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Debt Handling - Debt Collectors And Your Rights

It happens - you get behind on your bills. With the economy in its current state, this can happen to nearly anyone, particularly if your hours have been reduced, or there's a medical emergency, or you've been laid off. The side effect of this is that debt collectors call and try to intimidate you into paying early.

You have a few measures of recourse, however. The Fair Debt Collections Practices Act sets solid restrictions on what a debt collector can and cannot do. They cannot call between 9 PM and 8 AM; and whether or not they can garnish wages is dependent upon state regulations. You may also tell them to continue all communications via the US postal service.

Contrary to popular myth, you are not penalized-legally-by refusing to take the call; you can screen them as needed, and caller ID can be used to filter out calls that block their number. (Most debt collection calls use blocked numbers specifically so that people will pick up the phone to see who it is.)

Of course, the best way to stop harassing debt collection calls is to talk to the debt collector and work out a livable payment plan. Before you do this, get a realistic assessment of how much you spend in a month and look for things you can cut out; for example, cutting back on meat and eating more vegetables is one way to do this.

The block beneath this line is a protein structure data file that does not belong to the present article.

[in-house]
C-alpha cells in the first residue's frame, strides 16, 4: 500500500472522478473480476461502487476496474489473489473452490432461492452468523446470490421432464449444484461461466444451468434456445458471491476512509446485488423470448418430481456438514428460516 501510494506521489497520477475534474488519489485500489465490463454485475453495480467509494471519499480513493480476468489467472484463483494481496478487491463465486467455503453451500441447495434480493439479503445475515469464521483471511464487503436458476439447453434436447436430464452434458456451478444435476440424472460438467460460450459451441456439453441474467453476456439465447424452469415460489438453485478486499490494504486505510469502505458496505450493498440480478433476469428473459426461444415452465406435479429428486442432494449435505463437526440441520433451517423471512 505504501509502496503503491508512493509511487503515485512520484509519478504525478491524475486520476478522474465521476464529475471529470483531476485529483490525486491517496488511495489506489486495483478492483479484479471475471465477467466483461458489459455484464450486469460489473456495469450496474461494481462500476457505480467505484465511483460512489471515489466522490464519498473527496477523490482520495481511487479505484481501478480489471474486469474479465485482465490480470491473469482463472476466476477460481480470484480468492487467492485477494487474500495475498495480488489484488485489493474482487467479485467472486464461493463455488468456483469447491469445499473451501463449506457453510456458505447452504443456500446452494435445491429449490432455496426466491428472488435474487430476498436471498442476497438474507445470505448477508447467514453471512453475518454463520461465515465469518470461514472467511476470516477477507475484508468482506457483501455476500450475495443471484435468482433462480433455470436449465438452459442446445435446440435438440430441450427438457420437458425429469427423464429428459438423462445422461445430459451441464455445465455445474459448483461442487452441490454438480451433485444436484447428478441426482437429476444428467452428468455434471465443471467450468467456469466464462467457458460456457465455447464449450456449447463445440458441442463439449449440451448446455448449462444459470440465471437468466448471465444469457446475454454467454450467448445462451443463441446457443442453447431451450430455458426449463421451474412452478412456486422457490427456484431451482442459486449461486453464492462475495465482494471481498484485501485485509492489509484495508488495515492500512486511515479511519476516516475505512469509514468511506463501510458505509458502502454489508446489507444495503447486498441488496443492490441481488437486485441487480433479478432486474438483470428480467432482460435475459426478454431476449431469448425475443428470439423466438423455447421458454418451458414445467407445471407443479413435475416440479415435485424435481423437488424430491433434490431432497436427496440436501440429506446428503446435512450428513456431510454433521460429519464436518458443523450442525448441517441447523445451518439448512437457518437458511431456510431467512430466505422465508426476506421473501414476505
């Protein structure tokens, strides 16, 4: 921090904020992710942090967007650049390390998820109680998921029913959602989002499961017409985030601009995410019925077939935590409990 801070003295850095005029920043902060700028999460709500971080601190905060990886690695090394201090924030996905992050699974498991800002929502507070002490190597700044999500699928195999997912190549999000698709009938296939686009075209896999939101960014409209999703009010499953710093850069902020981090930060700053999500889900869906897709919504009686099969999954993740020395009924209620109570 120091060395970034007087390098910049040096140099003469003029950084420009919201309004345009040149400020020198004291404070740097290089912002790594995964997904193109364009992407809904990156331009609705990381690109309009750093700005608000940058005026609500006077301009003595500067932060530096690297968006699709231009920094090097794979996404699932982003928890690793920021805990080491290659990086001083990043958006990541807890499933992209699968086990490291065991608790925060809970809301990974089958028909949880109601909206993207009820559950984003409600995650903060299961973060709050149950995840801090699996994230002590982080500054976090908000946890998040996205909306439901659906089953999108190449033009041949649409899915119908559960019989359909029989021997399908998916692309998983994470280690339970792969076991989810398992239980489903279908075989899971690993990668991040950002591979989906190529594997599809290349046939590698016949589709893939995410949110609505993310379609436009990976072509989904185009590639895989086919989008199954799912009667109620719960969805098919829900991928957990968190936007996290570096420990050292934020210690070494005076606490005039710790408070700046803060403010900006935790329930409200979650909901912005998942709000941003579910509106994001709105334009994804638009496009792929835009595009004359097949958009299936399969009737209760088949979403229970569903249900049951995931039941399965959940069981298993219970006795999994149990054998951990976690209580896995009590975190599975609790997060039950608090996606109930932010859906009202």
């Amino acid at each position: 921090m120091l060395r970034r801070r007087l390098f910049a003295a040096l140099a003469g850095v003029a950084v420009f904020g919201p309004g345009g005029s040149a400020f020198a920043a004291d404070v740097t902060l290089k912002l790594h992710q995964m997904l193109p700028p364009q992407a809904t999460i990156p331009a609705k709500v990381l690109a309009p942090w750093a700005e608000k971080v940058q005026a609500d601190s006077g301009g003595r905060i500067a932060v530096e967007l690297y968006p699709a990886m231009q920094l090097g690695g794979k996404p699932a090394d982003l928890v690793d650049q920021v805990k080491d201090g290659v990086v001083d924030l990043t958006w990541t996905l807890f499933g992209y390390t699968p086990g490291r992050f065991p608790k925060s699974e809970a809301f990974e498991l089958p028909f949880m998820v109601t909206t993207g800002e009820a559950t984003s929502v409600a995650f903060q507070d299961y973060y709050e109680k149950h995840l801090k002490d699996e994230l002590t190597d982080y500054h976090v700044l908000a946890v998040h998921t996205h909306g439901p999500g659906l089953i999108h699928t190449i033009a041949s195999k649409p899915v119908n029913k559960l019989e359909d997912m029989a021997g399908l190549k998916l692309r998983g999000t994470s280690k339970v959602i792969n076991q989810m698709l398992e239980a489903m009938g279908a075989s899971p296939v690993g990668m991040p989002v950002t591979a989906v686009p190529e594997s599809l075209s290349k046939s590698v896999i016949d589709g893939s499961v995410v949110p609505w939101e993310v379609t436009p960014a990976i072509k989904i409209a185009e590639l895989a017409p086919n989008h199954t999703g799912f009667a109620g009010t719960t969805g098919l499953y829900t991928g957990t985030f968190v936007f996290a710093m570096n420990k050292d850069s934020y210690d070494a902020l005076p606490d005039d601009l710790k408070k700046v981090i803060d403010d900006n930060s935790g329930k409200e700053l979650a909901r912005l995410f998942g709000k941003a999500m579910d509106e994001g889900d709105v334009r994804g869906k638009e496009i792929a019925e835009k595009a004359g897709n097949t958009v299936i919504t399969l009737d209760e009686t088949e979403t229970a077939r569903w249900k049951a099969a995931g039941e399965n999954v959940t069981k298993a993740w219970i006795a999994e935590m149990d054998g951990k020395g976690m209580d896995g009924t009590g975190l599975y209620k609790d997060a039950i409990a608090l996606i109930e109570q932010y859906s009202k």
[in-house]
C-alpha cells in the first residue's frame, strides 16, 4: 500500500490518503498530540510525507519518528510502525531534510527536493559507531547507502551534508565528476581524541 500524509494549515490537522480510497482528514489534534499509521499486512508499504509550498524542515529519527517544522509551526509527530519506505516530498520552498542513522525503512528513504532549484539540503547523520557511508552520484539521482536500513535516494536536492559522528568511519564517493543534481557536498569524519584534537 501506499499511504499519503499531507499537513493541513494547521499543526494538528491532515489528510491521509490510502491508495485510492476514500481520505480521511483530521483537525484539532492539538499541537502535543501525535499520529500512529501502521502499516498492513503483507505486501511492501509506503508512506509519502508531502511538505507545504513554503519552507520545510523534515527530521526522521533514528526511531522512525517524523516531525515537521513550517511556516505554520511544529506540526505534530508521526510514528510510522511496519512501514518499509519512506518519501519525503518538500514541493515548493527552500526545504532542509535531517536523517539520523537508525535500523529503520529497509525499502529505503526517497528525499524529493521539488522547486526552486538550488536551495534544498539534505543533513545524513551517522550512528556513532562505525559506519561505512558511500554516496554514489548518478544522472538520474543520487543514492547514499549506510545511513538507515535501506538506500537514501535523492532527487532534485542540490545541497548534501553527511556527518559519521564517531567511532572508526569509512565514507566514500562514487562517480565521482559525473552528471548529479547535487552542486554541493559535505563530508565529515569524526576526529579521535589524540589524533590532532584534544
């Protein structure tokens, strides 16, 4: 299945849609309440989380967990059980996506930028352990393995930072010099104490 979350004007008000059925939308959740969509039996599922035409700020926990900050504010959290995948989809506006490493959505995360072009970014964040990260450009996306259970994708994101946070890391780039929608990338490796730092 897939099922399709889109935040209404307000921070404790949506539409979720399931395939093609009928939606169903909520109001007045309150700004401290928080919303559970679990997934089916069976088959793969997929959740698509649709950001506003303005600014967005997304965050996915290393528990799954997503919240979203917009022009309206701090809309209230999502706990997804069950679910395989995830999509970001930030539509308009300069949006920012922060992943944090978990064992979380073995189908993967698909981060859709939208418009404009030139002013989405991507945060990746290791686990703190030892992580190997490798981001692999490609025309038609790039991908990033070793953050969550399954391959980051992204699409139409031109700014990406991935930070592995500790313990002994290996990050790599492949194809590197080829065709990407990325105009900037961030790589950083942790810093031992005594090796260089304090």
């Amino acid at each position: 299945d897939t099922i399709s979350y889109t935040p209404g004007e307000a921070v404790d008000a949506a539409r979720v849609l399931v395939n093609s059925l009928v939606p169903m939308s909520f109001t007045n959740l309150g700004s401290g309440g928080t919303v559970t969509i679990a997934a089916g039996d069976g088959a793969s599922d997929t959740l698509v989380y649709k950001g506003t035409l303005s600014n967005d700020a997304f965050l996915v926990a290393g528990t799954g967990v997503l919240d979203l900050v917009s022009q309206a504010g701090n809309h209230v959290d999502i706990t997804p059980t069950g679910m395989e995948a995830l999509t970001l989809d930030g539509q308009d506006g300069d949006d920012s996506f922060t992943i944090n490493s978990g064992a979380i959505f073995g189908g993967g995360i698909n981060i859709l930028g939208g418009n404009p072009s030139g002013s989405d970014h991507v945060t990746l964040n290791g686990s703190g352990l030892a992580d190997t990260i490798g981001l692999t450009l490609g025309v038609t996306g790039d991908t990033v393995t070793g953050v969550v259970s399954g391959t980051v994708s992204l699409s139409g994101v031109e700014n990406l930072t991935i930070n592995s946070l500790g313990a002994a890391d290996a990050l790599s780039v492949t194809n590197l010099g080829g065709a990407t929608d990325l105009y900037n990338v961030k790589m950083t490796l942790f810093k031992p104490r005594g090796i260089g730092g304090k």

Not eating at fast food restaurants is another - for the price of feeding a family of four at McDonalds, you can buy a week's worth of groceries if you stick to basic staples.

Then assess your debts -which ones have the highest interest payments or highest mandatory monthly payments? Which ones can be eliminated fastest? Focus on paying down your debts - and leave yourself some wiggle room in the budget for emergencies and unexpected events.

Once the debt's eliminated, you'll stop the calls. Do be sure to get copies of your credit reports and look them over at least twice a year; make sure that when the debt is settled, it's reflected properly on the credit report as having been addressed and settled. There's a set of special terms that indicate things on credit reports, and it's in your interest to know them and monitor how they appear.

When you do accept phone calls, take down a sheet of paper and write down the date, time, and any terms agreed to. If you've insisted they stop calling, note that as well. If it's legal to do so in your state, record the call...and be sure to tell them that they're being recorded. It curbs a lot of behaviors.

Don't be afraid to negotiate. Most debt collectors can accept substantially less than what they're asking for - they don't want to; because they get paid a percentage of what they collect, but it's often possible to get them talked down to three quarters or even half of what's owed if you're diligent and make a good impression. They know that half of something is better than all of nothing.

And, before you send anything past the initial payment, get something in writing detailing the terms of the agreement. Look it over carefully, read it with an eye towards hidden catches, and call them if there's anything that doesn't match what was covered on the phone (phone recordings are a good safety net here.)